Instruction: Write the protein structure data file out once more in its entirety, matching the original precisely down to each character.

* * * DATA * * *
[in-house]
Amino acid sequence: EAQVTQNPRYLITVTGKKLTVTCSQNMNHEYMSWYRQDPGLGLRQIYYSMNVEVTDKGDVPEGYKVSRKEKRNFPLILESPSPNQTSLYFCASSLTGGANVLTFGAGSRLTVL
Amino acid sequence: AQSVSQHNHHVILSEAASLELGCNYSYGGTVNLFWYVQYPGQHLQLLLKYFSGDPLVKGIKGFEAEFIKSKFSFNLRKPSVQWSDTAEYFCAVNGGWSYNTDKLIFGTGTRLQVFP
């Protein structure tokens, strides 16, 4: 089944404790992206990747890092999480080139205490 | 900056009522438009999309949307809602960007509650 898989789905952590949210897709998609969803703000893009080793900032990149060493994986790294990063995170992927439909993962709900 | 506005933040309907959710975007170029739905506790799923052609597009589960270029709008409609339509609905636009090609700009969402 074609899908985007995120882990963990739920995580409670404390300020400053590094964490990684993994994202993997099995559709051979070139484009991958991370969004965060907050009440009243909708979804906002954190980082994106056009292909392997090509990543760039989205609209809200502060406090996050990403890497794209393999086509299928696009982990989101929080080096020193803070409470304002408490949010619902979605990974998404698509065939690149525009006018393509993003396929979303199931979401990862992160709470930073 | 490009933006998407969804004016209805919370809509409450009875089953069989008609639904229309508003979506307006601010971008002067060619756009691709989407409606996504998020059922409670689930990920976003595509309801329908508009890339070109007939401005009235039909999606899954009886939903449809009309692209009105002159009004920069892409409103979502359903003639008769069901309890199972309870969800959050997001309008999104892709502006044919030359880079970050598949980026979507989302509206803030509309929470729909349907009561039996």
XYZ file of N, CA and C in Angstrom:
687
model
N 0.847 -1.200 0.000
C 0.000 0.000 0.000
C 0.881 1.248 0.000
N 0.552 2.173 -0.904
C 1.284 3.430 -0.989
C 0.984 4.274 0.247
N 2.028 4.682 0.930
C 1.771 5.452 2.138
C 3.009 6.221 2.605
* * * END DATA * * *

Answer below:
[in-house]
Amino acid sequence: EAQVTQNPRYLITVTGKKLTVTCSQNMNHEYMSWYRQDPGLGLRQIYYSMNVEVTDKGDVPEGYKVSRKEKRNFPLILESPSPNQTSLYFCASSLTGGANVLTFGAGSRLTVL
Amino acid sequence: AQSVSQHNHHVILSEAASLELGCNYSYGGTVNLFWYVQYPGQHLQLLLKYFSGDPLVKGIKGFEAEFIKSKFSFNLRKPSVQWSDTAEYFCAVNGGWSYNTDKLIFGTGTRLQVFP
């Protein structure tokens, strides 16, 4: 089944404790992206990747890092999480080139205490 | 900056009522438009999309949307809602960007509650 898989789905952590949210897709998609969803703000893009080793900032990149060493994986790294990063995170992927439909993962709900 | 506005933040309907959710975007170029739905506790799923052609597009589960270029709008409609339509609905636009090609700009969402 074609899908985007995120882990963990739920995580409670404390300020400053590094964490990684993994994202993997099995559709051979070139484009991958991370969004965060907050009440009243909708979804906002954190980082994106056009292909392997090509990543760039989205609209809200502060406090996050990403890497794209393999086509299928696009982990989101929080080096020193803070409470304002408490949010619902979605990974998404698509065939690149525009006018393509993003396929979303199931979401990862992160709470930073 | 490009933006998407969804004016209805919370809509409450009875089953069989008609639904229309508003979506307006601010971008002067060619756009691709989407409606996504998020059922409670689930990920976003595509309801329908508009890339070109007939401005009235039909999606899954009886939903449809009309692209009105002159009004920069892409409103979502359903003639008769069901309890199972309870969800959050997001309008999104892709502006044919030359880079970050598949980026979507989302509206803030509309929470729909349907009561039996």
XYZ file of N, CA and C in Angstrom:
687
model
N 0.847 -1.200 0.000
C 0.000 0.000 0.000
C 0.881 1.248 0.000
N 0.552 2.173 -0.904
C 1.284 3.430 -0.989
C 0.984 4.274 0.247
N 2.028 4.682 0.930
C 1.771 5.452 2.138
C 3.009 6.221 2.605